Rather than lean in, Southern Company actively blocks distributed generation. Alabama Power levies the most punitive tax in the country for grid-connected solar at $5 per kilowatt (kW) per month. In response to a challenge by a clean air organization, GASP, at the Alabama Public Service Commission, Alabama Power proposed an even higher tax at $5.42/kW per month. The Michigan Public Service Commission recently rejected a similar proposal as “unreasonable.”
Hurt inquired how Plant Vogtle, a project to build two new nuclear reactors in Georgia, could still be viable given its tens of billions of dollars in cost overruns. Fanning responded, “Easy. Because other people are paying those costs. Not customers.” He adds that one source of money from “other people” was the U.S. Department of Energy (DOE) loan guarantee. “We got support by the federal government.”
Georgia Power customers are also federal taxpayers, and Fanning failed to mention that Southern Company’s customers will have to repay the U.S. Department of Energy for its $12 billion loan.
Fanning rounded out the Vogtle inaccuracies by claiming, “We believe right now we are going to come in under cost to customers.” In reality, Plant Vogtle’s budget is now more than $27 billion, $13 billion more than the original budget.
Hurt challenged Fanning on Vogtle’s cost, asking if the NCCR (nuclear construction cost recovery) tariff was part of his calculation regarding the plant’s cost to consumers. The Southern-backed bill allowing NCCR passed in 2008 and effectively shifted Vogtle’s construction risk onto Georgia Power customers rather than Southern Company shareholders.
“It’s a little bit of jargon,” Fanning said, adding that Georgia Power never could have pursued the Vogtle project without the policy that insulated its investors from any risk. “Were we not to do that, we would have an enormous credit pressure, we would have so much debt that the credit rating agencies would devalue Georgia Power and actually hurt the company broadly. We would not have gone forward unless we had that.”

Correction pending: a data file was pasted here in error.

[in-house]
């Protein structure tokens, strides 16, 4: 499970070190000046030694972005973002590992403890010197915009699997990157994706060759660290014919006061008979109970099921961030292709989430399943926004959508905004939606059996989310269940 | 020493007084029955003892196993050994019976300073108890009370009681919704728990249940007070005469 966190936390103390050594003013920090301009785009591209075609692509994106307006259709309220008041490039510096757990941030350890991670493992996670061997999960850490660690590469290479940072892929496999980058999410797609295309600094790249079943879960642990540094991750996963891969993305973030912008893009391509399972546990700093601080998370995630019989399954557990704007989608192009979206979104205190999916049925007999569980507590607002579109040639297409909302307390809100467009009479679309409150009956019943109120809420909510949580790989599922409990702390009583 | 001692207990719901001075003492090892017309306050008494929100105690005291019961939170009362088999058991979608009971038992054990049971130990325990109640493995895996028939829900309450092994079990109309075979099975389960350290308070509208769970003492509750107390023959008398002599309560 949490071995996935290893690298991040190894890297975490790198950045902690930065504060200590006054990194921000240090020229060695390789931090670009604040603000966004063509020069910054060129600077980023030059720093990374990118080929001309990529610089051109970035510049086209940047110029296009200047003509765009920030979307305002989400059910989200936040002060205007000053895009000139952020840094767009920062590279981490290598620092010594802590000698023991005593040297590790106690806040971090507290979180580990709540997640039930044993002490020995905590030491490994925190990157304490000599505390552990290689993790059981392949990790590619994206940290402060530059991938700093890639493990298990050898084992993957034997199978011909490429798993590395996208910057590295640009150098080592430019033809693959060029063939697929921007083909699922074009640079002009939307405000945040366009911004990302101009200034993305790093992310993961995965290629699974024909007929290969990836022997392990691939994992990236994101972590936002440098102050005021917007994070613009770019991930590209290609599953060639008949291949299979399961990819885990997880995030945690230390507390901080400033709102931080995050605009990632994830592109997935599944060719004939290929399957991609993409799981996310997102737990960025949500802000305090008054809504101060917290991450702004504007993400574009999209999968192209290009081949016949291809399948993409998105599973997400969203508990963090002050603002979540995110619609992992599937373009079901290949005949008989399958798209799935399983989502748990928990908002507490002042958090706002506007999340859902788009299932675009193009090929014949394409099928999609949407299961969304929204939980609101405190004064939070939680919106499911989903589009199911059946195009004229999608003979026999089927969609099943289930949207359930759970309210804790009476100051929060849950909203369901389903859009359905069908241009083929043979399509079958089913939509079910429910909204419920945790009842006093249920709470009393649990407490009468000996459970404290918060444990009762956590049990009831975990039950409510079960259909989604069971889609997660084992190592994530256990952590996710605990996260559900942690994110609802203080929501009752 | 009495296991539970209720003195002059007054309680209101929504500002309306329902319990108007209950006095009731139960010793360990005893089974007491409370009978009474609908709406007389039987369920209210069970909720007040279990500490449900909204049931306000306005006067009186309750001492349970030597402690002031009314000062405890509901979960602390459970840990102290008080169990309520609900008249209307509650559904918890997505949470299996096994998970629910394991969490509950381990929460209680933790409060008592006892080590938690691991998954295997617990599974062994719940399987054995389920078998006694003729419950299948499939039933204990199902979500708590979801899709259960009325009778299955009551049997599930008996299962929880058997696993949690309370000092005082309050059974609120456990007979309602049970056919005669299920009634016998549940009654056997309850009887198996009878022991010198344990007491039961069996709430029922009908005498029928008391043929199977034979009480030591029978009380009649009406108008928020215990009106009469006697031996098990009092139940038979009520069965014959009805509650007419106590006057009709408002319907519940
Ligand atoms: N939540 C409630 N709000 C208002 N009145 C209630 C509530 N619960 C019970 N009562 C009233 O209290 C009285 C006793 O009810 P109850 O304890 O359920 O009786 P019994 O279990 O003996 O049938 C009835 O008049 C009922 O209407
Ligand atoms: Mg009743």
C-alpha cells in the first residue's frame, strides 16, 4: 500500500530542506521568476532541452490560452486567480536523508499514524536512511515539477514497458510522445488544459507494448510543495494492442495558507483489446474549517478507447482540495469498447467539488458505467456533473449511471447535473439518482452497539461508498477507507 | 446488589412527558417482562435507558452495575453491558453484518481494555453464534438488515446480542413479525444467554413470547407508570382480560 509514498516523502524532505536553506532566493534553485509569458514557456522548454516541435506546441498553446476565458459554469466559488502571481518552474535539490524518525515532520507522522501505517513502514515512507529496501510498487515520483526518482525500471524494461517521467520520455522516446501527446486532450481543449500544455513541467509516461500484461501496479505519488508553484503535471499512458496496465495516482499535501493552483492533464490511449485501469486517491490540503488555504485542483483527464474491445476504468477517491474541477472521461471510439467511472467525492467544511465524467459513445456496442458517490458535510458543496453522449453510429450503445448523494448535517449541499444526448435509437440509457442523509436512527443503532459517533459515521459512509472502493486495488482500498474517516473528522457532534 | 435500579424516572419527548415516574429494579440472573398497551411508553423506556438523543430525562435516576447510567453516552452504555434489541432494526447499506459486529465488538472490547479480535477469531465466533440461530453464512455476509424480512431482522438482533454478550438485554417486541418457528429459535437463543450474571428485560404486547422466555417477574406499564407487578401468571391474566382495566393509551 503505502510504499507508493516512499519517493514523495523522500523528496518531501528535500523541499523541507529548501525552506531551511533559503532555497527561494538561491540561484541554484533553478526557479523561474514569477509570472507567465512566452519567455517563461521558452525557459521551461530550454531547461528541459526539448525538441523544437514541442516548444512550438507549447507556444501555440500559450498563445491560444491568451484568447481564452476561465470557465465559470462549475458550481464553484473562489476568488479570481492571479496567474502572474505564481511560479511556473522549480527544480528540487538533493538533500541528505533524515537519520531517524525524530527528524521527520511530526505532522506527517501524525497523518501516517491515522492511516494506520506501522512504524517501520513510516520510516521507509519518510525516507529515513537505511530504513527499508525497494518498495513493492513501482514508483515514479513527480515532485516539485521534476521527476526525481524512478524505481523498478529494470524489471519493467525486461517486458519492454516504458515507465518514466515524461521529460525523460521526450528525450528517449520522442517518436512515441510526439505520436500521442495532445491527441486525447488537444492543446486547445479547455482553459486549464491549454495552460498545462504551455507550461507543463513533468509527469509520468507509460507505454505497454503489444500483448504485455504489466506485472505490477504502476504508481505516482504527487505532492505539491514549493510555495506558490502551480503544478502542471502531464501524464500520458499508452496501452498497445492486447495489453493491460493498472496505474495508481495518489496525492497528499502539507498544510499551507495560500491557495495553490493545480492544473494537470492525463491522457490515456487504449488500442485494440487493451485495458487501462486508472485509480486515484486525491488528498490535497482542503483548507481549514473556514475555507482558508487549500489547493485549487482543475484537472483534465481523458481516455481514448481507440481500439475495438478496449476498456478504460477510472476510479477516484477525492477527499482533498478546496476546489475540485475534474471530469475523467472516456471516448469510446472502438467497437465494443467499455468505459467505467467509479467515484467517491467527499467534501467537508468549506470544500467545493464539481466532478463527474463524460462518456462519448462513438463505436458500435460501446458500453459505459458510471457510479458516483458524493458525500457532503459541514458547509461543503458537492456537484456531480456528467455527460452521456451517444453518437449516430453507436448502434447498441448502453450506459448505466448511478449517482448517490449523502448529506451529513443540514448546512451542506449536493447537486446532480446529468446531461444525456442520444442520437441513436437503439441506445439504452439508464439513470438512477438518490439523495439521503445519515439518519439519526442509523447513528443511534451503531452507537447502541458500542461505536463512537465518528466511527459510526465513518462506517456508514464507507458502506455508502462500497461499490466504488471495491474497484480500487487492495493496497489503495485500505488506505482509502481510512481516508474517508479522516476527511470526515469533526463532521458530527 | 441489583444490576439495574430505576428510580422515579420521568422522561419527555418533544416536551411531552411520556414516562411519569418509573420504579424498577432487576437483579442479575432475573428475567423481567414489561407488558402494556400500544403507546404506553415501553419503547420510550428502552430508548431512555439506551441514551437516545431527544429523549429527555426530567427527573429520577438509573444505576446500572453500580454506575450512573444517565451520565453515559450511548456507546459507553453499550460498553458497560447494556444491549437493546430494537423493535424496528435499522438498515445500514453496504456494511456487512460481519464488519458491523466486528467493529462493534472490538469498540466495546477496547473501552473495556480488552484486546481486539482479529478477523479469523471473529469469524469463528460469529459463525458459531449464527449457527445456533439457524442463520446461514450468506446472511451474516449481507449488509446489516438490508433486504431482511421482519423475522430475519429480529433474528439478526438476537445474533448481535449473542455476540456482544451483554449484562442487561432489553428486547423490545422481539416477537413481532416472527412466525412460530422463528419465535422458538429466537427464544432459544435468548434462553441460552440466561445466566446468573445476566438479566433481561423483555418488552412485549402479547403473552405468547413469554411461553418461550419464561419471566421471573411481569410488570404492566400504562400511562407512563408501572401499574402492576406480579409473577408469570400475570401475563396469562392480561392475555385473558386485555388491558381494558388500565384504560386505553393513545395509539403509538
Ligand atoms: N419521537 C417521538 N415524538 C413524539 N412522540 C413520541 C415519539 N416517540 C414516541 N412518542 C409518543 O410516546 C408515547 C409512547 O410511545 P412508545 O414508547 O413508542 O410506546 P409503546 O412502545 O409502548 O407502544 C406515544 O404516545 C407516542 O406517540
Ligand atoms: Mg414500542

Aside from the WABE interview, a shareholder also challenged whether Alabama Power’s lack of transparency might be bad for both customers and shareholders. During the question and answer portion of the annual meeting, shareholder Joyce Lanning asked Fanning about the fact that Alabama Power had not held a rate case since 1982, and was not subject to outside scrutiny in its long-term planning, unlike in every other state with similar processes.
Fanning suggested that the ends of Alabama Power’s high returns justified those means. “At the end of the day, what I look at is best results. Look at the results of Alabama Power. […] But it’s a process that at the end of the day works.”
Alabama Power is one of the most profitable utilities in the country, consistently earning 13% or higher return on equity. Alabama is the sixth poorest state in the country and 17.2% of its residents live below the federal poverty line, according to the non-profit organization Alabama Possible.